Globally, we’ve had real success in pushing down the rates of mothers needlessly dying, especially in Africa and the Caribbean. Yet at the same time, the U.S. is one of a handful of nations where the number of mothers dying is increasing.

We can and must do better. All mamas deserve the chance to be mamas.

That’s why I’ve introduced the “Mothers and Offspring Mortality and Morbidity Awareness Act” or the MOMMA Act, for short. This comprehensive legislation takes a multi-pronged approach to ending maternal mortality through increased access to care, expanded culturally-competent training and standardized data collection.

Currently, one of our greatest challenges in addressing the rising rate of maternal mortality is a lack of good data. We need to standardize data to find trends and protocols that work to save lives.

The MOMMA Act also establishes and enforces national emergency obstetric protocols and ensures the sharing of best practices between practitioners and hospital systems because, if it’s working, we want every doctor to know about it.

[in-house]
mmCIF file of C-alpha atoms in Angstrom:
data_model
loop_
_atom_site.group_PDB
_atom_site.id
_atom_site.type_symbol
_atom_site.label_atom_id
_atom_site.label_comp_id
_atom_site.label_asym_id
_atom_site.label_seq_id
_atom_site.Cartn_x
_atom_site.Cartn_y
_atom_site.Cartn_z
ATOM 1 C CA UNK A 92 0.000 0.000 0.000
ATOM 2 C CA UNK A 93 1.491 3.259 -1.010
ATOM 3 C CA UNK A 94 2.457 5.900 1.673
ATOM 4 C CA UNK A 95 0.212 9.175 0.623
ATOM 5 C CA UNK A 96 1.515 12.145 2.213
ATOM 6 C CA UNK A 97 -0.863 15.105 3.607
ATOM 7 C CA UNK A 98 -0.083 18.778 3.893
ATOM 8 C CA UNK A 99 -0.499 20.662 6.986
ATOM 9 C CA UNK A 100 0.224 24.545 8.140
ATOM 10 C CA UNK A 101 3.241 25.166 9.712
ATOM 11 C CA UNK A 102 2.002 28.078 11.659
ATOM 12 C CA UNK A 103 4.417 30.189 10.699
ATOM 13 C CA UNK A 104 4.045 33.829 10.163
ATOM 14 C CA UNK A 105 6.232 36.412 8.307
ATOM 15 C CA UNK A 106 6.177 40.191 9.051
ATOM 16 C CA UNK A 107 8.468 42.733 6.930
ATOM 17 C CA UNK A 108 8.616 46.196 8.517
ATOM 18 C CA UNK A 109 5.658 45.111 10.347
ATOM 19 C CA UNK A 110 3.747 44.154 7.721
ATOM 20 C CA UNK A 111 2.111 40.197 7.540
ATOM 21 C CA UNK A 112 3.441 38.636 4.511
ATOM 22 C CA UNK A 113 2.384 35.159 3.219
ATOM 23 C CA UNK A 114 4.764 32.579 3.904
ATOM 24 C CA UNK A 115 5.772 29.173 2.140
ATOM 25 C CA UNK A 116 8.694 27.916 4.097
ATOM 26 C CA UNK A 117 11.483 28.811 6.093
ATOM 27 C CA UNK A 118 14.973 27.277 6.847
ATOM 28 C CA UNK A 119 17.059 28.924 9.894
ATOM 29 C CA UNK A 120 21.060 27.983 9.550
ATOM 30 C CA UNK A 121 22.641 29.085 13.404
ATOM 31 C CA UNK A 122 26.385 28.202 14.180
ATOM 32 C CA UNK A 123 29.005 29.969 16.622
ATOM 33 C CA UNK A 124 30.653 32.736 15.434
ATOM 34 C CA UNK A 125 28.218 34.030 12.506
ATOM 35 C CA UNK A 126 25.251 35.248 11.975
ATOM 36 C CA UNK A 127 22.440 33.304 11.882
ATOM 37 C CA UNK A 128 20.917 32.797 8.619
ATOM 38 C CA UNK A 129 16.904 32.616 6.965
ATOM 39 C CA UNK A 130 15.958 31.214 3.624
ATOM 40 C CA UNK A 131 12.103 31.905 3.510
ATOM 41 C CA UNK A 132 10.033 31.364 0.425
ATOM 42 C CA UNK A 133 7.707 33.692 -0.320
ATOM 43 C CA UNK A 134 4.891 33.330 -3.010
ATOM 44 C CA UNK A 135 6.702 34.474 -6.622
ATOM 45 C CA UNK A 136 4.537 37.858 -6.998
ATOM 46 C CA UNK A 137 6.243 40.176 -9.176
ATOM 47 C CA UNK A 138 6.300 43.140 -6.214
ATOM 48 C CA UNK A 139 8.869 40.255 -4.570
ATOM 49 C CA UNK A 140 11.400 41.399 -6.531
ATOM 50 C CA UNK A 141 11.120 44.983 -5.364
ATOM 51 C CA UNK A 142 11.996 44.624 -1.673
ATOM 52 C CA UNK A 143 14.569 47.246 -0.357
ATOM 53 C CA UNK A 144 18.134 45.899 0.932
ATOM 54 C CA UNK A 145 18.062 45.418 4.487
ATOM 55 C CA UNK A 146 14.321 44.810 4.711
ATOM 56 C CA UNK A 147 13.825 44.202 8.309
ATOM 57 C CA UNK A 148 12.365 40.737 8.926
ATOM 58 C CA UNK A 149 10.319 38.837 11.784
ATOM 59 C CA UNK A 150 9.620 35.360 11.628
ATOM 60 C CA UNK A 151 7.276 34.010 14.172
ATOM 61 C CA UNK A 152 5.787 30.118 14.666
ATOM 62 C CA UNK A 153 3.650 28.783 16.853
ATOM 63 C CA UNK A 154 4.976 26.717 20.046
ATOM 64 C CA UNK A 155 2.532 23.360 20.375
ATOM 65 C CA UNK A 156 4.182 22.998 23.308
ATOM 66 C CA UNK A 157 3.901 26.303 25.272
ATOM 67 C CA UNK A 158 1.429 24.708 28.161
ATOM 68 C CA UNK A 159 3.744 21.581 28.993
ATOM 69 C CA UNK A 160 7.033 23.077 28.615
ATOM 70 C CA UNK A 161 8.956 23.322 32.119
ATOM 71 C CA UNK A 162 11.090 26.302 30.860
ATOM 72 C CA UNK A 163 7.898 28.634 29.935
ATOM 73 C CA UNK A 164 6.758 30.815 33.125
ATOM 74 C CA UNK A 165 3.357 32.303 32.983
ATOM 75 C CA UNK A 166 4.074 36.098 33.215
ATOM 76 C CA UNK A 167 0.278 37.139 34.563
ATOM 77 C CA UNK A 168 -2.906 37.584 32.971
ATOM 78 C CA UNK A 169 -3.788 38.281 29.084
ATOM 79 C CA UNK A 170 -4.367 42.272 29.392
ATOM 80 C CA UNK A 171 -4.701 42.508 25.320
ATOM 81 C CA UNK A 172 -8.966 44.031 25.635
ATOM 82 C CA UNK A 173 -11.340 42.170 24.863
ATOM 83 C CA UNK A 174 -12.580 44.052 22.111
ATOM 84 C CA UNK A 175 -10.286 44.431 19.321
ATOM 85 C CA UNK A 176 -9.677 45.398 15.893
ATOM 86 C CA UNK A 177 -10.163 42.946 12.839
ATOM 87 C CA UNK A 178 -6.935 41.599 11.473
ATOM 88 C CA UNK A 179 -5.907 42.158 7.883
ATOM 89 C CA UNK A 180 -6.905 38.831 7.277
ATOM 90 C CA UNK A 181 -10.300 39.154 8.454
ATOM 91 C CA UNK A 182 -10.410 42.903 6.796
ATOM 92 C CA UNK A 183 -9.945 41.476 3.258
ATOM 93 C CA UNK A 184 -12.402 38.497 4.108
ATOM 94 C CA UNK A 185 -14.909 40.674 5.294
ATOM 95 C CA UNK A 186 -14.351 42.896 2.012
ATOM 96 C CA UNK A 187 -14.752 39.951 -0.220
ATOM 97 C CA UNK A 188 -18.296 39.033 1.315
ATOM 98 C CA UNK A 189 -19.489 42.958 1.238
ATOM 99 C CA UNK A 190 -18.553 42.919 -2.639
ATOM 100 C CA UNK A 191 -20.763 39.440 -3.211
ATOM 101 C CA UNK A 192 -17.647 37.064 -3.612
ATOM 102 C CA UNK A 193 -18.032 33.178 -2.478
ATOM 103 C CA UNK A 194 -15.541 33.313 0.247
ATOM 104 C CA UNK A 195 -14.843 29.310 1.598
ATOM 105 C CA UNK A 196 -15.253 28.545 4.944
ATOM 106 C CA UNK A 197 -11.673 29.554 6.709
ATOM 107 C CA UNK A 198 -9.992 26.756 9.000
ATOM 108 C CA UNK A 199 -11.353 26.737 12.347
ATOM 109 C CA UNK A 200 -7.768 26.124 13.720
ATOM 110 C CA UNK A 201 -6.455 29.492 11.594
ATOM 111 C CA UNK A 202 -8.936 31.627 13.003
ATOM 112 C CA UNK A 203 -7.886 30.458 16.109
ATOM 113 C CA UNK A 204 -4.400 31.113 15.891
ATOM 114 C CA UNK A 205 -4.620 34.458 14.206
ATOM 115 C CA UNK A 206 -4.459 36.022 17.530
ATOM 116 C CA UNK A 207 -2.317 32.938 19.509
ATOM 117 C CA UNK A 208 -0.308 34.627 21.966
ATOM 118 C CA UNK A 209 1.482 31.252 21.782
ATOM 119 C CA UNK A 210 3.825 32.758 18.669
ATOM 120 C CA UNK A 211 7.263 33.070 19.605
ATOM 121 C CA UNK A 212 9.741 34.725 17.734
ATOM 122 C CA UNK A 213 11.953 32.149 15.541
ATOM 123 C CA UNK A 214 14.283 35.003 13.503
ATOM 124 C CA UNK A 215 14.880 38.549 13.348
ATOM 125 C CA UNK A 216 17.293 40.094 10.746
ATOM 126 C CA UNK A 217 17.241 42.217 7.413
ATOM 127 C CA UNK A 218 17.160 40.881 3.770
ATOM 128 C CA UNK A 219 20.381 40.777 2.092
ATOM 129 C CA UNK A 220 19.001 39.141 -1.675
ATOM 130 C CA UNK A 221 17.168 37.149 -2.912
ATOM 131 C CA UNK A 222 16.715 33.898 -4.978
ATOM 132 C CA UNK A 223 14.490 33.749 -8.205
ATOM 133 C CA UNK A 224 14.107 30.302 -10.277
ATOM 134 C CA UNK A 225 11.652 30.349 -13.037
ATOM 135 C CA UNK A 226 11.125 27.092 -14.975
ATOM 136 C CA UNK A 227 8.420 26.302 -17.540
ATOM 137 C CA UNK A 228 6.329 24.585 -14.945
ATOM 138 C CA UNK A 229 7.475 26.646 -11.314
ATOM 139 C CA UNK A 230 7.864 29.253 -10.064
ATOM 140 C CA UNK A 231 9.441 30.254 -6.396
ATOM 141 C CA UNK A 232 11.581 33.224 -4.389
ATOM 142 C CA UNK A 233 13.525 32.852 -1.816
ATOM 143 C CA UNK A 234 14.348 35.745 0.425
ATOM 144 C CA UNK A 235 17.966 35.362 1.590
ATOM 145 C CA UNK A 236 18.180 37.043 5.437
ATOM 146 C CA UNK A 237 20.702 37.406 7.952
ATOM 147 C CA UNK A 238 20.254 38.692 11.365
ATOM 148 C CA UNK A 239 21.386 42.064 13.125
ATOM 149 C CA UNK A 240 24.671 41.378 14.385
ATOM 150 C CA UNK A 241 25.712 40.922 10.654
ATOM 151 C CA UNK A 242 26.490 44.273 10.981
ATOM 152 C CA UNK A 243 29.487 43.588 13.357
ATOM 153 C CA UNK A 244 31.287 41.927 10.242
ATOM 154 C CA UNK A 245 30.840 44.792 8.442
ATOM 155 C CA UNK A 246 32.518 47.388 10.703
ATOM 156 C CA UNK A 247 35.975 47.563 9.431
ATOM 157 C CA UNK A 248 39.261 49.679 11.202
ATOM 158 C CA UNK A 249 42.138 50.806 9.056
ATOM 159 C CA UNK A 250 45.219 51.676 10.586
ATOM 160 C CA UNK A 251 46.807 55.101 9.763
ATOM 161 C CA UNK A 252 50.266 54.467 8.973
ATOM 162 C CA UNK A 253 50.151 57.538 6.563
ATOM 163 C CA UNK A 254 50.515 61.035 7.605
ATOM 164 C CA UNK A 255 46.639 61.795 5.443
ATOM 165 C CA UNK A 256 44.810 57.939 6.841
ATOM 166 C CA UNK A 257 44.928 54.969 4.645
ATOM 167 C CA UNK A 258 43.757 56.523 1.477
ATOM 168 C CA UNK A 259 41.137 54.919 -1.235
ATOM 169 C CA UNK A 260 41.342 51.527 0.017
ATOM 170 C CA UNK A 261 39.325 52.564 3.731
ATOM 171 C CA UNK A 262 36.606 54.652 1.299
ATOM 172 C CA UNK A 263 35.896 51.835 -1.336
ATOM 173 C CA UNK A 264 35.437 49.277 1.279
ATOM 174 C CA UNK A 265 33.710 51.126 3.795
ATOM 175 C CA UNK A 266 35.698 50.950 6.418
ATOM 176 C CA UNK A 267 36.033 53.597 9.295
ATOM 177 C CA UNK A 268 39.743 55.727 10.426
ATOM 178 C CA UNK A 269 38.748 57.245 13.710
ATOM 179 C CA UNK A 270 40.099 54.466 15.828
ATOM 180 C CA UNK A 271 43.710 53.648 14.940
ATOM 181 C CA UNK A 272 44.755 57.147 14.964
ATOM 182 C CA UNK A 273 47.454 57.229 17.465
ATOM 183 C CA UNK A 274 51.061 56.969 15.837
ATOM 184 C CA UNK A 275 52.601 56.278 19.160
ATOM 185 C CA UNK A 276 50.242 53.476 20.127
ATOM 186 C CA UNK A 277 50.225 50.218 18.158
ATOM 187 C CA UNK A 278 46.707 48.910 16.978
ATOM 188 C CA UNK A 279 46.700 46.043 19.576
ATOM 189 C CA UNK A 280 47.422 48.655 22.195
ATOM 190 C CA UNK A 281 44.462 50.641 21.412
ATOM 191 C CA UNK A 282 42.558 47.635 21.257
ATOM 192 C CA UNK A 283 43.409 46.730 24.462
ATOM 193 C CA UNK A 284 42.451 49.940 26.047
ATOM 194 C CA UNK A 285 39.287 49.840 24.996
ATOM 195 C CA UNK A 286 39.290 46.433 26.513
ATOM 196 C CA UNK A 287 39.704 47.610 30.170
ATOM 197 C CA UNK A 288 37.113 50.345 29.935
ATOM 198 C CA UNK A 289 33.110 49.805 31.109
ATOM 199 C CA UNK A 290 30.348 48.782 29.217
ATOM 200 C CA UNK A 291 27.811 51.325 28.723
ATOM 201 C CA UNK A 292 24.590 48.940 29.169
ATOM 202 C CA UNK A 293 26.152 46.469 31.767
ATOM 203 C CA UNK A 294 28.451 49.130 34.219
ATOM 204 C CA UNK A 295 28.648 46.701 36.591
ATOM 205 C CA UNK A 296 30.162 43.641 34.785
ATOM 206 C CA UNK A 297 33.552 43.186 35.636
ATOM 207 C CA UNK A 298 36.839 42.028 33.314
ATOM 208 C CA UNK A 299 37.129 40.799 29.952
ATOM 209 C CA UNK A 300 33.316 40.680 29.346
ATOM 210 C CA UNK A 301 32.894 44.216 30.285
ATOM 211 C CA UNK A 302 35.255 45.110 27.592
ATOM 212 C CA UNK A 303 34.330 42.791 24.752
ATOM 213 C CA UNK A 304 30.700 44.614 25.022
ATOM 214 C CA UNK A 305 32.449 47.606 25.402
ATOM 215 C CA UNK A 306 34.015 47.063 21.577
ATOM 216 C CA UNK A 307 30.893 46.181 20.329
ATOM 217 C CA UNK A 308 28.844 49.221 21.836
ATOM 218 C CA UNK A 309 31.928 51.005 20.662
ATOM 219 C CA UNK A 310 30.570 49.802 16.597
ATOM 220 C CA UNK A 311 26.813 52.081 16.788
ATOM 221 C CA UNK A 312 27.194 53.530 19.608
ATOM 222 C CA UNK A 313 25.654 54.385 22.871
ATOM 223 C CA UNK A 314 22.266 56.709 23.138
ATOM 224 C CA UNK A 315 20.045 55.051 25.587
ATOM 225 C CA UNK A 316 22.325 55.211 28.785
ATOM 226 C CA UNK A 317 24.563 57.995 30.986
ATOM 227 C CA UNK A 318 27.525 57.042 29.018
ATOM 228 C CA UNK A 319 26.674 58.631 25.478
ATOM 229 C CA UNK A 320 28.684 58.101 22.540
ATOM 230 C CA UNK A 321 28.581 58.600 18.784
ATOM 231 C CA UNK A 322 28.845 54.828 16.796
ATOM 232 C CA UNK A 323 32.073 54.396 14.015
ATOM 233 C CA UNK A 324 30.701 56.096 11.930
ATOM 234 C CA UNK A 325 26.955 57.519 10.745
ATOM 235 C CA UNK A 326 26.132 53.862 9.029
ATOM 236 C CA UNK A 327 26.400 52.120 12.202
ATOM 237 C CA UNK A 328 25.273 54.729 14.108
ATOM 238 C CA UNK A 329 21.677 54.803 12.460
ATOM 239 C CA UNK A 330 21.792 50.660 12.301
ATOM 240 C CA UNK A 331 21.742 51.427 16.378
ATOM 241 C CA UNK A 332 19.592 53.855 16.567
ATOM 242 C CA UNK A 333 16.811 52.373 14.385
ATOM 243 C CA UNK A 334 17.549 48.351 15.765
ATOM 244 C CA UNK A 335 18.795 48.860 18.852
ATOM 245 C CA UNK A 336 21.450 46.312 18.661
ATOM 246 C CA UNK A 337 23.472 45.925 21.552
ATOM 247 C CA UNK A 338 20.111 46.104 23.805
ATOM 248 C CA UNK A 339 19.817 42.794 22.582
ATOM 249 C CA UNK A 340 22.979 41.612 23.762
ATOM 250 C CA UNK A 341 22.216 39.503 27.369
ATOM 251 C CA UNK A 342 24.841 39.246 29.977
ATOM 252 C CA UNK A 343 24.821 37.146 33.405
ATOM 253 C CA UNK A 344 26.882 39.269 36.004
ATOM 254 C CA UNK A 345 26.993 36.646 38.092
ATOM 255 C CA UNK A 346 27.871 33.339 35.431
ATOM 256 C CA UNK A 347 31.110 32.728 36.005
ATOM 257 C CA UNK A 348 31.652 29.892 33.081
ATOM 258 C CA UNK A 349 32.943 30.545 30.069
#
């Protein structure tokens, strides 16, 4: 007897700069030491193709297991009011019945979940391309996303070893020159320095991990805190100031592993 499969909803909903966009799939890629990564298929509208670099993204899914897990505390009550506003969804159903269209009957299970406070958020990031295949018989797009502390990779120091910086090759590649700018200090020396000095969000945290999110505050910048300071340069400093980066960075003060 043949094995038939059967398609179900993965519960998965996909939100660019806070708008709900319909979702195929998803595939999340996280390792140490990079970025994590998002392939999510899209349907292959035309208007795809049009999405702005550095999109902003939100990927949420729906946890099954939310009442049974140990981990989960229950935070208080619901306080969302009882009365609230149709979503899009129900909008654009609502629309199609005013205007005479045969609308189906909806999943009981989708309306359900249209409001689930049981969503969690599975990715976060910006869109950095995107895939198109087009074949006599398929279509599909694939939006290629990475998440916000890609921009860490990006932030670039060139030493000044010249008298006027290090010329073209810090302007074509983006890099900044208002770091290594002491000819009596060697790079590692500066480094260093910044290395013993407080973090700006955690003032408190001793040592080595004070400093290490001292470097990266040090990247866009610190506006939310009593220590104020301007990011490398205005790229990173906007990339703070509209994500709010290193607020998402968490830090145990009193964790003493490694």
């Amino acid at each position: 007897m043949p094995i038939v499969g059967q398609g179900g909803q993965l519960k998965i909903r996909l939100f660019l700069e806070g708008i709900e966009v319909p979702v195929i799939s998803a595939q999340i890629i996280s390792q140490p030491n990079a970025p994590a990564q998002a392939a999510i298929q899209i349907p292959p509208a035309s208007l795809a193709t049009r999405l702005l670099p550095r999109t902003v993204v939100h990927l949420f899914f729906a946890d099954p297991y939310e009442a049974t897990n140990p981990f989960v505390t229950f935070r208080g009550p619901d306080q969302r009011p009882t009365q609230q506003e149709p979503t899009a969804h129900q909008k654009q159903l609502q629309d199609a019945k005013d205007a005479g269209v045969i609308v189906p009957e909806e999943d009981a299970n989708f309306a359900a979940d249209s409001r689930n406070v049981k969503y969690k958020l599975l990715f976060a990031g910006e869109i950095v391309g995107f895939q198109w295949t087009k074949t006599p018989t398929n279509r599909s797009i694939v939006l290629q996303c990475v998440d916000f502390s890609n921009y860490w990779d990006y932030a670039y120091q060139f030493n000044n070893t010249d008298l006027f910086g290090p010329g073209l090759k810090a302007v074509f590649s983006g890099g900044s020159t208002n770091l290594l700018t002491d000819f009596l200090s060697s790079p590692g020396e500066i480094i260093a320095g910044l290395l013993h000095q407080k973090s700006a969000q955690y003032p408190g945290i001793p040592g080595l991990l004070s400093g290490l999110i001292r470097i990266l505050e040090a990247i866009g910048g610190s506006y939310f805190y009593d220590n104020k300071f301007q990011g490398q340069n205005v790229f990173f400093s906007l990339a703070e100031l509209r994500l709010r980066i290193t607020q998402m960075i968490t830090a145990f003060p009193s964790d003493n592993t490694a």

Additionally, the MOMMA Act would expand access to care by ensuring that mothers retain their Medicaid coverage for one year after giving birth, the entire postpartum period. Right now, mothers lose their coverage just two months after giving birth.

However, many women face significant health challenges, often weeks and months, after giving birth. One mom who spoke at my press conference unveiling the bill suffered a childbirth-related stroke 20 days after giving birth. Furthermore, we know that postpartum depression and other health challenges face new mothers; expanding access to care will ensure that moms remain healthy as they raise their families.

Finally, the MOMMA Act would improve access to culturally-competent care throughout the care continuum. For decades, we’ve known that culturally-

incompetent care has had massive and negative impacts on our community and our health. In 2018, it’s time to train health professionals to give appropriate care to all patients, regardless of their race.

I could not be prouder to have introduced the MOMMA Act or to have worked with the amazing women and men who helped us craft this important legislation to save mothers’ lives.